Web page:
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New Mexico v. Morton

Citation: 6 ELR 20509
No. No. 74-127, 406 F. Supp. 1237/(D.N.M., 02/28/1975)

A three-judge district court holds the Wild Free-Roaming Horses and Burros Act, 16 U.S.C. §§ 1331-40, unconstitutional as beyond the limits of a federal power. It cannot be sustained under either the Territorial Clause or the Commerce Clause. Under the common law, sovereign ownership of wild animals lay in the state in trust for the people. This ownership vested in the colonial government and passed to the states. Under the Territorial Clause, Congress' power to regulate public lands involves only protection of such lands from wild animals, not protection of the animals themselves. Since Congress madeno findings that wild burros migrate across state lines, the Act cannot be sustained under the Commerce Clause. The question of whether the Act preempts New Mexico law need not be reached.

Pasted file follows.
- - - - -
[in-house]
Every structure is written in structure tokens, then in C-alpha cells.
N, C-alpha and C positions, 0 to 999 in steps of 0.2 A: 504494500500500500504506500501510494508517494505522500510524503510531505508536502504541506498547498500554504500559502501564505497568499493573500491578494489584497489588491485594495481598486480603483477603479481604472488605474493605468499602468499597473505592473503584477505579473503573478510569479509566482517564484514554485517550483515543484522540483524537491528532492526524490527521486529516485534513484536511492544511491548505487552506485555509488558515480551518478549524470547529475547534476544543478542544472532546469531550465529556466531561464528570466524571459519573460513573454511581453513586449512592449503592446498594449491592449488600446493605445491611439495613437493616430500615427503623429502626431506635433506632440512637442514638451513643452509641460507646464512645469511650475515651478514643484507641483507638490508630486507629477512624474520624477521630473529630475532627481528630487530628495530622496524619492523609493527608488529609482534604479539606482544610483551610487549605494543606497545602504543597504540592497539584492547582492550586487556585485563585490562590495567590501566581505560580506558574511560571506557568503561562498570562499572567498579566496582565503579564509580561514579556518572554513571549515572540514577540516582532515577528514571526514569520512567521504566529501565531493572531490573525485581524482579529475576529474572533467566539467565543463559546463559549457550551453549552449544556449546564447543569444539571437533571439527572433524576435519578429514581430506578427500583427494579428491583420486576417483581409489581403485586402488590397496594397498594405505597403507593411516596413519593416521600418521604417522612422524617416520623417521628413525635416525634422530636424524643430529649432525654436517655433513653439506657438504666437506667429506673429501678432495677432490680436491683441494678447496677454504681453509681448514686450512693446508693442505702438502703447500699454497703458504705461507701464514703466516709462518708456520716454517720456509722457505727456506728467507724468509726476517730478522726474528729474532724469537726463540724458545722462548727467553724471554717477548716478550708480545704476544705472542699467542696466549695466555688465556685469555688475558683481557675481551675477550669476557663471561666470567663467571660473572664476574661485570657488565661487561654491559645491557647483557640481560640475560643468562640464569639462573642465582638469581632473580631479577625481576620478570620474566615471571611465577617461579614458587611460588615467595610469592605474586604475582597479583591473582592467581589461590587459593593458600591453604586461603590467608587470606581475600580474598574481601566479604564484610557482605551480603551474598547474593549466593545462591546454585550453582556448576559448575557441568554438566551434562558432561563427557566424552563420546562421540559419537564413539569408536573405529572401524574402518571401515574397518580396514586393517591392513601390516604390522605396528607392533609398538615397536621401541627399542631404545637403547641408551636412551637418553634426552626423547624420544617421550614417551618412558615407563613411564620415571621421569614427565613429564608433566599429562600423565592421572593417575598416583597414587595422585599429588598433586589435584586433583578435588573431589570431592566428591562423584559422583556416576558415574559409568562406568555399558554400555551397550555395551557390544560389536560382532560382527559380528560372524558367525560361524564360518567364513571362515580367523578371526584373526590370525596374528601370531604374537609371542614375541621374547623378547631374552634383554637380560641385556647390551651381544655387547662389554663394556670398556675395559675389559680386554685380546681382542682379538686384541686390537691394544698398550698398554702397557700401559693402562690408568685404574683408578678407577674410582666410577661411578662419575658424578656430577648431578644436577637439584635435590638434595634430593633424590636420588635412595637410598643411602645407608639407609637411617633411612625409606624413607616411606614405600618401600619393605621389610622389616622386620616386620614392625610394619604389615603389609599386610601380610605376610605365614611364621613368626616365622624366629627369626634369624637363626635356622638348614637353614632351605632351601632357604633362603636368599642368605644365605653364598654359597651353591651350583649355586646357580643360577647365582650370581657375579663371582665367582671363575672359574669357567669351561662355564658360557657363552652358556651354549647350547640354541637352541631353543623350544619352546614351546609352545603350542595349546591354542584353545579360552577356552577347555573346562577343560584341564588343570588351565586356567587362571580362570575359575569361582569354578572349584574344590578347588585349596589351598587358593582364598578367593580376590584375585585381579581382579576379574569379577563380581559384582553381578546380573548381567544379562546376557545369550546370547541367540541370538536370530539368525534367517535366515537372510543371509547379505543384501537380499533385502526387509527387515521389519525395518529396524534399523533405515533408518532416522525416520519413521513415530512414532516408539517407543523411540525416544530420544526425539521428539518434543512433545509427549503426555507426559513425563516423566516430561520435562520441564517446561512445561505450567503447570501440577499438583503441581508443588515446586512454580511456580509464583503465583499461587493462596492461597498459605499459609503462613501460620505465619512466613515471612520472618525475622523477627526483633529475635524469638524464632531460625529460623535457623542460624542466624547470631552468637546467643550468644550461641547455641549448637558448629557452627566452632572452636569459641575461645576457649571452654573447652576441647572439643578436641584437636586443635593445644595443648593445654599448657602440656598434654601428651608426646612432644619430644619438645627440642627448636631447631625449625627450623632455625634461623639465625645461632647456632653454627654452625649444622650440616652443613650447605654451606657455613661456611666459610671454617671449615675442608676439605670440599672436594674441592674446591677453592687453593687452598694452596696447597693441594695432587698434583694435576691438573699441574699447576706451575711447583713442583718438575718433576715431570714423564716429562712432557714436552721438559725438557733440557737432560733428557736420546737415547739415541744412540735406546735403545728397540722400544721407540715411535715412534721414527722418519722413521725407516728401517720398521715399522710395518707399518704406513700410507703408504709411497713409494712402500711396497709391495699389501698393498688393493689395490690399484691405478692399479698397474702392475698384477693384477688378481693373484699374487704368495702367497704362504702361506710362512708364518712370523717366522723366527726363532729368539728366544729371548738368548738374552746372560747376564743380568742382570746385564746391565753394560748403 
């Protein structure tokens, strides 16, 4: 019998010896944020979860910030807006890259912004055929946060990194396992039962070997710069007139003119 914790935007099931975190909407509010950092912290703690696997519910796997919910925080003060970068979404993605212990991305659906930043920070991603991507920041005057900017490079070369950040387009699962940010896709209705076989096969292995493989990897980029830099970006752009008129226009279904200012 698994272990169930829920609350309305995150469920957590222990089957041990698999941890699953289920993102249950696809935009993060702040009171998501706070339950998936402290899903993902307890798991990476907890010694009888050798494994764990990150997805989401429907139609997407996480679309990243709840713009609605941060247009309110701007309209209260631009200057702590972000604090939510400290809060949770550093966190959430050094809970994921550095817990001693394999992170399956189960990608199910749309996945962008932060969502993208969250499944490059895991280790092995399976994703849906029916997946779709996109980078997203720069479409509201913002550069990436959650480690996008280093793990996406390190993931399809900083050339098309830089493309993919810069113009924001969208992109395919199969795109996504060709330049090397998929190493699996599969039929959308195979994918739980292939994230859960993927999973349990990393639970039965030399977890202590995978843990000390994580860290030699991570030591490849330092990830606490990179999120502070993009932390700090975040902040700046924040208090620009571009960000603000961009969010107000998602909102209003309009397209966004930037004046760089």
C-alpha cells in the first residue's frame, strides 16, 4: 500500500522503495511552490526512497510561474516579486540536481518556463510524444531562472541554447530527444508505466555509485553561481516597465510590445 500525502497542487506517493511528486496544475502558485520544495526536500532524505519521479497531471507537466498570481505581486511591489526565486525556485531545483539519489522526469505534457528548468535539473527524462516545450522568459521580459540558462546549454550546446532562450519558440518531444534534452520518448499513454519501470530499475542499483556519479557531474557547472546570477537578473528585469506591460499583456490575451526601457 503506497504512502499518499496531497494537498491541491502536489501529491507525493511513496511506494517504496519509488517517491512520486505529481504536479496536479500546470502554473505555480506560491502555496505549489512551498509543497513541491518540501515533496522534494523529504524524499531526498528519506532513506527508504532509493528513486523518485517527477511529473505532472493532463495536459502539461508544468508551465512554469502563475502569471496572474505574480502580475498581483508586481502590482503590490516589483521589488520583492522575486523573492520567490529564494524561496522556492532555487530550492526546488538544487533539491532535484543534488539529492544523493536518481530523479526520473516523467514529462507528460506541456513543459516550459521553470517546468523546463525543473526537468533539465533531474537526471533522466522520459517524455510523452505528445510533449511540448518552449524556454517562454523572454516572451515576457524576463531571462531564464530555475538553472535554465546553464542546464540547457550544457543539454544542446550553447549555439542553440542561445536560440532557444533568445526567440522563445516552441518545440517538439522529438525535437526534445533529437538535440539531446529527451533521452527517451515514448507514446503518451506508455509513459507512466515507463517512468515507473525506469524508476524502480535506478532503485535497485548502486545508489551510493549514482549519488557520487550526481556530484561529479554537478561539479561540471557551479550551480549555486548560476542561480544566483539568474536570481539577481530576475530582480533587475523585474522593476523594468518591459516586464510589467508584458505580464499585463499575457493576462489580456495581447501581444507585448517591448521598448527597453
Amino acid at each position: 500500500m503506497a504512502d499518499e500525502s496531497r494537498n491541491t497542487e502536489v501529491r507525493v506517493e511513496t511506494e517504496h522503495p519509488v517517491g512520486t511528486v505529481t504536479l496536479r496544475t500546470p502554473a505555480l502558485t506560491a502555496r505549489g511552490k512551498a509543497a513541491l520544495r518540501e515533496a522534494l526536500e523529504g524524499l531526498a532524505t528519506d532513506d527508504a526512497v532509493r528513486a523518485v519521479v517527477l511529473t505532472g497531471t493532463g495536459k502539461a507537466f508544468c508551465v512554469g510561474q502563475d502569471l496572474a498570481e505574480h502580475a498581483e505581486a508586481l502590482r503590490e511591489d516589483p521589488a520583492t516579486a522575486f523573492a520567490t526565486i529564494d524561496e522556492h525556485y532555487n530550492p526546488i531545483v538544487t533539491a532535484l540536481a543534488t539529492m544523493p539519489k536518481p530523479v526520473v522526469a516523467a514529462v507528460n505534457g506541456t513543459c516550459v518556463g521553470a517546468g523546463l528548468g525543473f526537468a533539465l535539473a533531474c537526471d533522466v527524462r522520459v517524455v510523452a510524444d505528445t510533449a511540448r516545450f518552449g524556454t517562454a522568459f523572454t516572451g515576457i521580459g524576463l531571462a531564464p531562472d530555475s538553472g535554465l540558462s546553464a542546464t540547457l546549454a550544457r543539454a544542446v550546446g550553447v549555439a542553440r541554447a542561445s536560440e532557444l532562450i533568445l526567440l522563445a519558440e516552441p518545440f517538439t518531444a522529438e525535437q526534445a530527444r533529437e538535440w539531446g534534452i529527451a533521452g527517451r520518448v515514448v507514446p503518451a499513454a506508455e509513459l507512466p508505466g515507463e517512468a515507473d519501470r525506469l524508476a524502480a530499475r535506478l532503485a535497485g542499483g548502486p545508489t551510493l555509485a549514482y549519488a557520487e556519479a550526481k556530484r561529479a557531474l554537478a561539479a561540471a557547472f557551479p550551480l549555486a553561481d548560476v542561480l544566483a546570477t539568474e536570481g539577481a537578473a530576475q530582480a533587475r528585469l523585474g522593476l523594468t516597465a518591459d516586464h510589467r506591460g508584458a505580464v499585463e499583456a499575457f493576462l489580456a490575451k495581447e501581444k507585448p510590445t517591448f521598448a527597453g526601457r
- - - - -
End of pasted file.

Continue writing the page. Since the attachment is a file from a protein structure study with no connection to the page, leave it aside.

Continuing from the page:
Counsel for Plaintiff
George J. Hopkins
Modrall, Sperling, Roehl, Harris & Sisk
8th Floor, Public Service Bldg.
Albuquerque NM 87103
(505) 243-4511

Counsel for Defendant
Victor R. Ortega, U.S. Attorney
James B. Grant, Asst. U.S. Attorney
Federal Office Bldg.
Albuquerque NM 87103
(505) 766-3341

Seth, Payne & Mecham, JJ.